Liam Hallam is a sports science graduate. He is also a keen cyclist as well as being a lover of the Derbyshire Dales and Peak District.
Tenerife's Iconic Mount Teide is a Fantastic Backdrop for Cycling
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Great Warm Weather Training in Tenerife
A favorite destination for Pro's and amateurs alike, the Canary Islands off the coast of North Africa offer cyclists a chance for challenging training in year-round and Tenerife is an exceptional environment for training.
Riders like Bradley Wiggins and Team Sky Pro Cycling appreciate how Tenerife can help them develop their training for the season ahead. The island has a fantastic mix of sinuous climbs, flatter plains to the North-East and a central Mars like climb up to altitude that forms arguably the longest road cycling climb in Europe- the ascent up Mount Teide.
If you want to know where the climbs are in relation to where you're staying there's a handy map of the main Tenerife cycling climbs at the bottom of the page.
Tenerife's Toughest Climb- Masca to Santiago del Teide
Tenerife is about more than just Teide and it's toughest climb can be found towards it's western coast out of the village of Masca heading up to Santiago del Teide on the TF436
This 5km section is tough with an average gradient of 13% over the course of just 3.5 brutal kilometers. This is certainly a climb that bike manufacturers were considering when they made compact chainsets.
Climbing the Roads of Tenerife Heading for Teide
Climbing Teide from El Medano via Granadilla and Vilaflor
Whilst there are a number of routes up the Volcano, the climbs from the South are well known with amateur cyclists finding budget accommodation in results like Playa de las Americas.
The ascent from the fishing village of El Medano on the south coast begins at sea level by the Montana Corona and rises continuously for 37 km on a fairly direct route up through the landscape to what appears and, while not the longest of the ascents, is one of the most direct through the island’s lunar landscape, with an average gradient of six per cent until you reach the volcano’s dramatic crater rim.like the set of Moonraker climbing up to over 2100 meters above sea level. You'll be well into oxygen dept by the time you reach the heady altitude of 2190 meters.
Starting on the TF64 beside the airport the road kicks up towards Castro San Isidro and Yaco before picking up the TF21 in the town of Granadilla to climb up and through Vilaflor.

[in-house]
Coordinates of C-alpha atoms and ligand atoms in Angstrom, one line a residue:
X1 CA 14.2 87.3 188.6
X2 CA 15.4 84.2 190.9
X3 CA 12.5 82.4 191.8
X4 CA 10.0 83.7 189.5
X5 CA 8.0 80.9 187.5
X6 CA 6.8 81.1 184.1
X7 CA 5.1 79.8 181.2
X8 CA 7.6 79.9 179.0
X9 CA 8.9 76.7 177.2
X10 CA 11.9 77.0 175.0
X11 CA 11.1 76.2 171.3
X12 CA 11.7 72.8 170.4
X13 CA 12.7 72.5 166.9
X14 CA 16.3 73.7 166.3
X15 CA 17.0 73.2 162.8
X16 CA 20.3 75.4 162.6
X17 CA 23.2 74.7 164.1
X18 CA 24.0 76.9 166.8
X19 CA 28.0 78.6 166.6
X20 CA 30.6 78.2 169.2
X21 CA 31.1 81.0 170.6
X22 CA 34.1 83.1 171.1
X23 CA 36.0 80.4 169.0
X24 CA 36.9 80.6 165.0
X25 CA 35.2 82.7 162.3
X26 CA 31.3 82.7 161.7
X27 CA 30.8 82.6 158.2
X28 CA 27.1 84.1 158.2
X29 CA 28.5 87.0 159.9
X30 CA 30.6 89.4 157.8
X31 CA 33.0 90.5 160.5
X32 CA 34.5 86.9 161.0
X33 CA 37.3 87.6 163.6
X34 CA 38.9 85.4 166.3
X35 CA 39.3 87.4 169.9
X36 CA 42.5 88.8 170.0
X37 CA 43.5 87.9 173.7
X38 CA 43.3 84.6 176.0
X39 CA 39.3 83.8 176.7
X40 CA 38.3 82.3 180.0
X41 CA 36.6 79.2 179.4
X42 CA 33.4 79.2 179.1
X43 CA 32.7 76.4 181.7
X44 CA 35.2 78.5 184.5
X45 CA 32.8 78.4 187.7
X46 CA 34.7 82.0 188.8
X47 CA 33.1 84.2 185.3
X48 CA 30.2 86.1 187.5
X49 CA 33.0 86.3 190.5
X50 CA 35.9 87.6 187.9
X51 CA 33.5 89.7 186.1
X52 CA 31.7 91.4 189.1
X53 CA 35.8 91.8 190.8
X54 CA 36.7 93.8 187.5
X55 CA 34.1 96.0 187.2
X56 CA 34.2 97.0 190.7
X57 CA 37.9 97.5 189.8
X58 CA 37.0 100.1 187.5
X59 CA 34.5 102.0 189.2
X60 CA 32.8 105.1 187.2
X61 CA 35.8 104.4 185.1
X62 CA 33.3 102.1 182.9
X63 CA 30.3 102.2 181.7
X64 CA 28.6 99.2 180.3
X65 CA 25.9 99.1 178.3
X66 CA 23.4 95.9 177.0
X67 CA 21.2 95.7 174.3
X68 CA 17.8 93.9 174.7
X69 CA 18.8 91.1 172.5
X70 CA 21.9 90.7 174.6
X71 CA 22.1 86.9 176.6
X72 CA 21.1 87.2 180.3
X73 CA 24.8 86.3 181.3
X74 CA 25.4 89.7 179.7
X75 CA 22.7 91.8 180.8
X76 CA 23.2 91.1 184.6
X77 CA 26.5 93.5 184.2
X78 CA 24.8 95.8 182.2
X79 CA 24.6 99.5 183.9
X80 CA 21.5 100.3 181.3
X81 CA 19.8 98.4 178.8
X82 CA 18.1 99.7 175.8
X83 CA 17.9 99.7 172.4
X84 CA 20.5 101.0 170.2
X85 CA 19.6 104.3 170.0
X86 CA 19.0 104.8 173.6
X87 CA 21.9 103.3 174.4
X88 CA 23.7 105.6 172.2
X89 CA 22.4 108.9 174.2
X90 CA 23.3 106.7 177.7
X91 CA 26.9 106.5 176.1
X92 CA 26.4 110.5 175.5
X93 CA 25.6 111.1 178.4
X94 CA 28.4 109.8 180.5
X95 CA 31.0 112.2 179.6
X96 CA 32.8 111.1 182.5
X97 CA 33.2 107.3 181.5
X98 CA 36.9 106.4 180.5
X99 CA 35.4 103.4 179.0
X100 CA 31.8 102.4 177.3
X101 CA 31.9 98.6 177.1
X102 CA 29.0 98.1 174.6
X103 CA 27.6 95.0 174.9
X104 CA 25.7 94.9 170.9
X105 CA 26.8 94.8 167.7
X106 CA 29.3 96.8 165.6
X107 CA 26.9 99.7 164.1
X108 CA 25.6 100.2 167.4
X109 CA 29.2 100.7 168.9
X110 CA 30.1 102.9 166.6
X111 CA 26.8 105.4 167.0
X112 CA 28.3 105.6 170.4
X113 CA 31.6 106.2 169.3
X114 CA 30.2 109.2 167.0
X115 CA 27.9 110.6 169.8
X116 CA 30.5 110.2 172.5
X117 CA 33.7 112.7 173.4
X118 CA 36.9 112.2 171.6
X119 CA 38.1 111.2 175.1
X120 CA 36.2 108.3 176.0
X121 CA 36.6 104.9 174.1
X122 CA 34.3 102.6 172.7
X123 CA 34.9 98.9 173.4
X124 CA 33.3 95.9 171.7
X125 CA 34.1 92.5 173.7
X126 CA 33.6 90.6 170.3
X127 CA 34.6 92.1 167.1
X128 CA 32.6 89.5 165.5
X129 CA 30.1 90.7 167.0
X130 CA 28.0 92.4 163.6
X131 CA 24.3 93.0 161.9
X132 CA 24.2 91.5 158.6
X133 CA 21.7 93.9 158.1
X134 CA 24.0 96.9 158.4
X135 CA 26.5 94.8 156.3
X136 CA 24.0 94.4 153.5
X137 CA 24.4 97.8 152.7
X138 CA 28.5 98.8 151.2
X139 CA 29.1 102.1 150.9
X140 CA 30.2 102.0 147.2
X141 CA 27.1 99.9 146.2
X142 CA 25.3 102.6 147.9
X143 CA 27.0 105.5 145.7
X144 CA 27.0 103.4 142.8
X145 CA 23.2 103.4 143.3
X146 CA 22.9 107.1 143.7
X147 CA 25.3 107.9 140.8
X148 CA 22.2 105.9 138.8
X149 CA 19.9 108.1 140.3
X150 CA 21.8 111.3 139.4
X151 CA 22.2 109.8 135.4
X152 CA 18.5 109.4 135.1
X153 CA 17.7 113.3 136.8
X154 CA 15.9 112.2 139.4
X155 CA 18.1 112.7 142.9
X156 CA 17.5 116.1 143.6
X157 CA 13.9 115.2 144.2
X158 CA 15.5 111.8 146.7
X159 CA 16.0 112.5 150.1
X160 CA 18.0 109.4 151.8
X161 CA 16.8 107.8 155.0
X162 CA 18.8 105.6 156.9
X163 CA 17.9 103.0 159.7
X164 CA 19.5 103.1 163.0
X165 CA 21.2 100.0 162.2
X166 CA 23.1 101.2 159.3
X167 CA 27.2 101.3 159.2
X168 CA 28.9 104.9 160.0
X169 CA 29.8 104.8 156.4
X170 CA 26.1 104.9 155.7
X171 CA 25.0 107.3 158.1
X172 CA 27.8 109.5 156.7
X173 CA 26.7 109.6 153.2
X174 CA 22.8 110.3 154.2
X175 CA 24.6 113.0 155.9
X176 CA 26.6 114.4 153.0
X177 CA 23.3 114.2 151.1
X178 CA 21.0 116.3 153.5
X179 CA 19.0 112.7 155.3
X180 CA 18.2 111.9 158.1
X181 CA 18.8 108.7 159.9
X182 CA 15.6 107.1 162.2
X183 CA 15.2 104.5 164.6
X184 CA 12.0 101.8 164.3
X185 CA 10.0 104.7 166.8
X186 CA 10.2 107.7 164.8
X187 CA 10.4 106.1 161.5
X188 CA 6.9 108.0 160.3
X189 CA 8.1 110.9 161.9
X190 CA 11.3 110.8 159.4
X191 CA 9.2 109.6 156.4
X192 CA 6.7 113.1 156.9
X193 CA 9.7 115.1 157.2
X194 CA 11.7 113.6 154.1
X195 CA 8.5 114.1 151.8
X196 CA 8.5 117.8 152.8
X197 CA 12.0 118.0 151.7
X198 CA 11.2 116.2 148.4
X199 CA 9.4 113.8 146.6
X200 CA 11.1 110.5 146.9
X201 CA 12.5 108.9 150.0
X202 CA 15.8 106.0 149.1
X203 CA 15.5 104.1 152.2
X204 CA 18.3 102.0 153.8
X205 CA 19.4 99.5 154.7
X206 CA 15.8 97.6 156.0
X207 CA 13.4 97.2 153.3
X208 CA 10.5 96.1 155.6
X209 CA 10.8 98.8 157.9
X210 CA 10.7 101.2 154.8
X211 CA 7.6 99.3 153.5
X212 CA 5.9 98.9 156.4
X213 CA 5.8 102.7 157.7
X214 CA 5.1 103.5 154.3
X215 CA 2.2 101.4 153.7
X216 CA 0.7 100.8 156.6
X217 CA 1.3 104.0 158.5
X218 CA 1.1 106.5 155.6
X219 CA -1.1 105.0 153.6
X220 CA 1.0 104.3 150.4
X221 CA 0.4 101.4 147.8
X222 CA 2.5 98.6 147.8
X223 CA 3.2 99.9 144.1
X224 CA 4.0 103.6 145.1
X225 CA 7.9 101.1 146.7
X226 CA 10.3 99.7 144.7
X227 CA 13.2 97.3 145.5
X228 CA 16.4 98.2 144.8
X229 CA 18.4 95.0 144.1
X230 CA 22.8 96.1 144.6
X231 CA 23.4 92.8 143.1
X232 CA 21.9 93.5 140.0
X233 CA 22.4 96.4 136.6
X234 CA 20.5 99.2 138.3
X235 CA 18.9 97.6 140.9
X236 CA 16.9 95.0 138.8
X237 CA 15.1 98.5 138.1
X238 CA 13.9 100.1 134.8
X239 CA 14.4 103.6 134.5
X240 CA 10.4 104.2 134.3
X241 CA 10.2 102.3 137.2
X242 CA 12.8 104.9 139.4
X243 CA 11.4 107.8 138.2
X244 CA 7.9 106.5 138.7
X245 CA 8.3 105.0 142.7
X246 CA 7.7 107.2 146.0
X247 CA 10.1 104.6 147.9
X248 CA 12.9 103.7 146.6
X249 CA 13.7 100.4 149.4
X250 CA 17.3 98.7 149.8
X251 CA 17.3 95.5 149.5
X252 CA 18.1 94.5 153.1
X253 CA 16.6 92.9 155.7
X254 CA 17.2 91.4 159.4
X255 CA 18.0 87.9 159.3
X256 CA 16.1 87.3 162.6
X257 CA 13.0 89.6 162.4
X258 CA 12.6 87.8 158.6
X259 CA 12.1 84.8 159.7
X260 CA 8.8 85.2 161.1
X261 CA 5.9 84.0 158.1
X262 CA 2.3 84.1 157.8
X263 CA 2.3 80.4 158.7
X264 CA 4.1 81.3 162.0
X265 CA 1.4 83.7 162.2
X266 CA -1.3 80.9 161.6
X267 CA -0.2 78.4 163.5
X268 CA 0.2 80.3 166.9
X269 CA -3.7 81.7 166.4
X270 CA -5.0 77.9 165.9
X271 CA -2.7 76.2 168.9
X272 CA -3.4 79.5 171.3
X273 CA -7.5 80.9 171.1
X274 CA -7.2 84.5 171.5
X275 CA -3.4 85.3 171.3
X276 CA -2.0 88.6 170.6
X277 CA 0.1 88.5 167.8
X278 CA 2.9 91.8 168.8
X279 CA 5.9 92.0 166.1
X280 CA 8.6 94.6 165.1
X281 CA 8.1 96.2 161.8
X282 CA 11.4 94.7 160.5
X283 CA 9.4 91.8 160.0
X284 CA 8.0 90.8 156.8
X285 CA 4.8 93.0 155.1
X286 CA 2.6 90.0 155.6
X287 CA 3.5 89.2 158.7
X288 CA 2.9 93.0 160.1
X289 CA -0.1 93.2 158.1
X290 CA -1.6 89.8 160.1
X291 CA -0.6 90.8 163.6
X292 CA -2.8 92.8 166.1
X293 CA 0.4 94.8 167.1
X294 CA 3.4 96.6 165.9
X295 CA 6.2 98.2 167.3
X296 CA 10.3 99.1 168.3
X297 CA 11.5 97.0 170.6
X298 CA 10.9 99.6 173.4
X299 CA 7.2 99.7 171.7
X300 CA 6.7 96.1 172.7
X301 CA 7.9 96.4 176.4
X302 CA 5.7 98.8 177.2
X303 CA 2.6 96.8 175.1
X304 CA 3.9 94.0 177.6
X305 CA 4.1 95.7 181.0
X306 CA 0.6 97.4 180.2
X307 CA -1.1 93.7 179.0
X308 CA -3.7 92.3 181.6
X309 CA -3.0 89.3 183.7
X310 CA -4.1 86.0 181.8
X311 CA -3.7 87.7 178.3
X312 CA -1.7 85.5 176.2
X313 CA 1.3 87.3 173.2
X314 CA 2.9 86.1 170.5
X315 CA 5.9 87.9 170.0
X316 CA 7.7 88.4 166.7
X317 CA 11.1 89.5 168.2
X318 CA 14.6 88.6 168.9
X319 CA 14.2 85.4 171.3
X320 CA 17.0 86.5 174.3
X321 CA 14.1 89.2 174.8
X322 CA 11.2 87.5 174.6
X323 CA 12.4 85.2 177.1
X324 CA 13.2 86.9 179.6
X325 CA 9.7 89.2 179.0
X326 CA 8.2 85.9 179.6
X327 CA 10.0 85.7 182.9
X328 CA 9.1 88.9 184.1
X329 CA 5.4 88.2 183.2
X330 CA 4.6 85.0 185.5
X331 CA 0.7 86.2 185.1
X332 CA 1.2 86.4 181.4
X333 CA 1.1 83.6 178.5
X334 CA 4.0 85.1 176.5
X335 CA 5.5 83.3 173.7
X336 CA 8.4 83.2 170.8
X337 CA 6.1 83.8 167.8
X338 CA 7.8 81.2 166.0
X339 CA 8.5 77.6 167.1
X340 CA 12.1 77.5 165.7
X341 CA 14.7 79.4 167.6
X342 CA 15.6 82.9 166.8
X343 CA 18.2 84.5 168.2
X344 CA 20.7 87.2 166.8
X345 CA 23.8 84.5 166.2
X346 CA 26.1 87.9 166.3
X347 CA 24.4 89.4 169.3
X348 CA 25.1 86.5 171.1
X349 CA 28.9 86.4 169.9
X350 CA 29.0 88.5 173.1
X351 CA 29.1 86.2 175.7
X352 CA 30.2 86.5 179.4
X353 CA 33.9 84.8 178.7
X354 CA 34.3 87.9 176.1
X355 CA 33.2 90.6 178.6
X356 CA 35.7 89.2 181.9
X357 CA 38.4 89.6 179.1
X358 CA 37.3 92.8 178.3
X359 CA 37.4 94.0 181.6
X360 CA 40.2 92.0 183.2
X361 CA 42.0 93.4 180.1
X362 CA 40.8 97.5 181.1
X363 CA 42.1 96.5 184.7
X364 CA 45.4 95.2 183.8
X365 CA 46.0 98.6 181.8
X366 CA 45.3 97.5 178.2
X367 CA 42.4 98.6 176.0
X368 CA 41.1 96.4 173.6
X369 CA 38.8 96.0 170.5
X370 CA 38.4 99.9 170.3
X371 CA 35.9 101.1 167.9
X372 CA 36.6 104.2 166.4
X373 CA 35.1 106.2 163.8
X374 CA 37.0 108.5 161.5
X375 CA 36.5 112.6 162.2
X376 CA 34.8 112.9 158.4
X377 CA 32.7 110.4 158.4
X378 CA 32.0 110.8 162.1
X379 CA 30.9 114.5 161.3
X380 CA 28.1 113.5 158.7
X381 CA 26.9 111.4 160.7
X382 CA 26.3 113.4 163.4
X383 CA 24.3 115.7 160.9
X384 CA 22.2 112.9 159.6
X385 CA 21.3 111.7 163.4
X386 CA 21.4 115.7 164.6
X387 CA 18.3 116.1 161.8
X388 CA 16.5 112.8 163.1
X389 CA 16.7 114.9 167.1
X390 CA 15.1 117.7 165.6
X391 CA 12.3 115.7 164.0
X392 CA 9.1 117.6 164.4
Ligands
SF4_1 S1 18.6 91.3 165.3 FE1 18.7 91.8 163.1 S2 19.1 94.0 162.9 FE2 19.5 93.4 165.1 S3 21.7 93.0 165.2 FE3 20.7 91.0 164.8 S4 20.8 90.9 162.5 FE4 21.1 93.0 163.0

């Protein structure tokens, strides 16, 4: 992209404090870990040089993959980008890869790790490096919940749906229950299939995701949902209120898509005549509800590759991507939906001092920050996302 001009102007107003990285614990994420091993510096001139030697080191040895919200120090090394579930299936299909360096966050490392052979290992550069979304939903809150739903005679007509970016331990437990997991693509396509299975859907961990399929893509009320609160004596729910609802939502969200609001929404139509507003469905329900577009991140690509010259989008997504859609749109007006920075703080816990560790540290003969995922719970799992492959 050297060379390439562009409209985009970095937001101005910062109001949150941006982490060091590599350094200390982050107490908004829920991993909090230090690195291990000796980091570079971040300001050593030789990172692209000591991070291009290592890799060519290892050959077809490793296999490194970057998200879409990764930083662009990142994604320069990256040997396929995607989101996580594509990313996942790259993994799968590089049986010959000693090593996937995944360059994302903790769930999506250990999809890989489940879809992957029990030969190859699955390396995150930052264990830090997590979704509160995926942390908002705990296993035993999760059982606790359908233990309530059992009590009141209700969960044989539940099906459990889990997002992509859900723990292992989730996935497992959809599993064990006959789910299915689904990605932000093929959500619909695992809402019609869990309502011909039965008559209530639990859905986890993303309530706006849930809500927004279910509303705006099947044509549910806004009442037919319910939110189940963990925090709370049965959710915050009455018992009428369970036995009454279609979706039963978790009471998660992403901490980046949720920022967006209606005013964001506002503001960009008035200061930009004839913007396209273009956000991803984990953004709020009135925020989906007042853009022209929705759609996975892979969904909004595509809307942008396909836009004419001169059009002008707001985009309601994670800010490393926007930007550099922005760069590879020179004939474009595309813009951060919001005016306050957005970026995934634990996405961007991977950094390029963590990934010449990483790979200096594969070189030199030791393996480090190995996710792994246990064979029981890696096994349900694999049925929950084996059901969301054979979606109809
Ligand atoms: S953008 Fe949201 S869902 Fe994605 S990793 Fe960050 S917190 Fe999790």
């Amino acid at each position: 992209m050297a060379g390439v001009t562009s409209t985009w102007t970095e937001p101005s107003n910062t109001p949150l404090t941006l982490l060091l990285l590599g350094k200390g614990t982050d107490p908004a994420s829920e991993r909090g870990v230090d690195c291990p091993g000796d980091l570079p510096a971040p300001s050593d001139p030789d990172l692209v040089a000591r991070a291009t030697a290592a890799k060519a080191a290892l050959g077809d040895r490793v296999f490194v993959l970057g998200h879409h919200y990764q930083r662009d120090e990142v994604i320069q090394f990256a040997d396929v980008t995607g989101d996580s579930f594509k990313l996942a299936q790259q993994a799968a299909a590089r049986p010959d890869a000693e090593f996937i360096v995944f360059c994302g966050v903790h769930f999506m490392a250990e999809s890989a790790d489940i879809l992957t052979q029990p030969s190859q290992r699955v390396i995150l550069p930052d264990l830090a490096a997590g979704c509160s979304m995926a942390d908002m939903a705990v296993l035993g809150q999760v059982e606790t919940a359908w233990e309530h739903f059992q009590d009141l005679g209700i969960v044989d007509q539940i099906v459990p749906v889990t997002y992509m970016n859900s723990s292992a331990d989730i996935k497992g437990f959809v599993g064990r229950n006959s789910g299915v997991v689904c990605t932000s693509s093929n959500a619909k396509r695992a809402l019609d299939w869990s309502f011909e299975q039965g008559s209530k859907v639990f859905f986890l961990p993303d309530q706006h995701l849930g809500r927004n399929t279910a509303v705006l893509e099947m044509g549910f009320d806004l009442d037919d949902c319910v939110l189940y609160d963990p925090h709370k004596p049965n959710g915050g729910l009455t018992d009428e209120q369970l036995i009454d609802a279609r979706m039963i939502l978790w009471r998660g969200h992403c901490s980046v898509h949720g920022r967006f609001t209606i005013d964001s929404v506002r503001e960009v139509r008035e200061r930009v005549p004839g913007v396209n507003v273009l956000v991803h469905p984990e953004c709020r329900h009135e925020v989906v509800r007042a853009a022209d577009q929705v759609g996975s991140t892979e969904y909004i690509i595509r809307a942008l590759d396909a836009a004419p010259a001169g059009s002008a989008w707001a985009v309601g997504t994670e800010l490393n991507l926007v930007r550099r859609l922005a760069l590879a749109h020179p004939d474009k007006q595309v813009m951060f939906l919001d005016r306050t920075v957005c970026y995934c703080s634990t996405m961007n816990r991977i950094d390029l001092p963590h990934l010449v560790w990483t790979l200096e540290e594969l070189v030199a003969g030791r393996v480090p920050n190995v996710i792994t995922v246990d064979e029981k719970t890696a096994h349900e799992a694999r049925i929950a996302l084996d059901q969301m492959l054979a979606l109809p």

Paso Del Teide from Aguamansa
From the northern side of the Island there are two key accesses to Teide. The TF21 route is the more direct as it snakes up from LA Orotava through Aguamansa and past the Restaurant Paso Del Teide as it zigzags up the mountainside.
Not long resurfaced this is a pleasurable climb where the road meanders up the mountainside, twisting and turning it's way like a continental climb should do. The newer road surface as makes it a great, if slightly technical descent.
From Aguamansa the climb snakes up for 16.6 kilometers at an average gradient of 6% although you've already climbed up to over 1,000 meters above sea level and finish at 2,027 meters above sea level at Teide Cafe for a well earned drink.
La Esperanza to Teide
One of the longest climbs on the island of Tenerife and a real pleasure to ride. The route up Teide from La Esperanza offers a beautiful approach with amazing views and a good road surface
The section from Las Rosas just past La Esperanza to the highest point on the road raises up from 960 metres to 2247 meters above sea level over the course of nearly 30 kilometres. The gradient is a sensible 4% but the climb has a habit of easing off in sections so don't expect a uniform gradient throughout.
The Eastern town of Arafo allows you to take the TF523 up to the top road to Teide. Climbing for 18 kilometers and gaining 1,259 meters at an average 7% this is definitely a climb to test yourself against the best through the likes of Strava.
Currently the Strava mens leader for the climb of Arafo is Ingvar Ómarsson. Never heard of him? Ingvar is the current Icelandic national road race and MTB champion as well as a regular on the international MTB circuit although it's a wonder he's not racing for someone professionally on the road at Pro Tour level. (Correct as at 15/02/2015)
Pico de Ingles
Proving that you can climb in Tenerife without being in the shaddow of Teide. The Pico de Ingles at that northeast of the island is a great climb with a host of different ways to tackle it. Two of the most popular are climbing up from sea level at San Andres or alternately the climb from San Cristobal de la Laguna via Mercedes on the TF12
From sea level in San Andres you rear up to 984 meters above sea level fairly quickly over 23 kilometers so be prepared for some suffering in low gears
There are also alternative ways to climb the Pico de Ingles such as from the coast at Almaciga and via Taganama although like Majorca's infamous Sa Colobra climb you have to ride down the same road, turnaround and come back up again.
Los Silos to Erjos via the Camino Real las Arenas
If you love switchbacks this climb cut into the mountainside offers fantastic riding. From Los Silos the road rears to dramatically zigzag on a barely single lane road up the mountainside before easing off as you head past El Tanque and on to Erjos. If you're an adventurous cyclist looking for something special, you'll find it here.
Where to Cycle Around Tenerife and the Key Climbs to Ride
Ever ridden Tenerife?
What's Your Favourite Tenerife Cycling Climb?
Have you ridden any of the climbs below? What did you enjoy or suffer the most on? We'd love to know about your cycling experiences and if there were any climbs we missed.
Liam Hallam (author) from Nottingham UK on September 25, 2016:
Cheers S Wells I'll have to check that out on my next visit
s wells on September 21, 2015:
climb up to a town called Chirche 33% in places.